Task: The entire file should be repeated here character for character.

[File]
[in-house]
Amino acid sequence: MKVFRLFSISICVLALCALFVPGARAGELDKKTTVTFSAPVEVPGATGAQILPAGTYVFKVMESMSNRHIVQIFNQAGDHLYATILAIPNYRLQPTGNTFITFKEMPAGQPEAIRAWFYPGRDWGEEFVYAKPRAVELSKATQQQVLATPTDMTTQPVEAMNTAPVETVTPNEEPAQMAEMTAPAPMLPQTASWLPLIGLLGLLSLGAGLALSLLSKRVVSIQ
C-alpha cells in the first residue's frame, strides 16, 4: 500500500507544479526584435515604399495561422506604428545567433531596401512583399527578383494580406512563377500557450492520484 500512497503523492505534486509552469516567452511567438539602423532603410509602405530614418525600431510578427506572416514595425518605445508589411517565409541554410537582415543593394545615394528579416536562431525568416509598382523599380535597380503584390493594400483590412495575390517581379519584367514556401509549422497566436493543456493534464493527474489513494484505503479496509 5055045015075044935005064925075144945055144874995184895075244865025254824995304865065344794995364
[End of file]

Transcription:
[in-house]
Amino acid sequence: MKVFRLFSISICVLALCALFVPGARAGELDKKTTVTFSAPVEVPGATGAQILPAGTYVFKVMESMSNRHIVQIFNQAGDHLYATILAIPNYRLQPTGNTFITFKEMPAGQPEAIRAWFYPGRDWGEEFVYAKPRAVELSKATQQQVLATPTDMTTQPVEAMNTAPVETVTPNEEPAQMAEMTAPAPMLPQTASWLPLIGLLGLLSLGAGLALSLLSKRVVSIQ
C-alpha cells in the first residue's frame, strides 16, 4: 500500500507544479526584435515604399495561422506604428545567433531596401512583399527578383494580406512563377500557450492520484 500512497503523492505534486509552469516567452511567438539602423532603410509602405530614418525600431510578427506572416514595425518605445508589411517565409541554410537582415543593394545615394528579416536562431525568416509598382523599380535597380503584390493594400483590412495575390517581379519584367514556401509549422497566436493543456493534464493527474489513494484505503479496509 5055045015075044935005064925075144945055144874995184895075244865025254824995304865065344794995364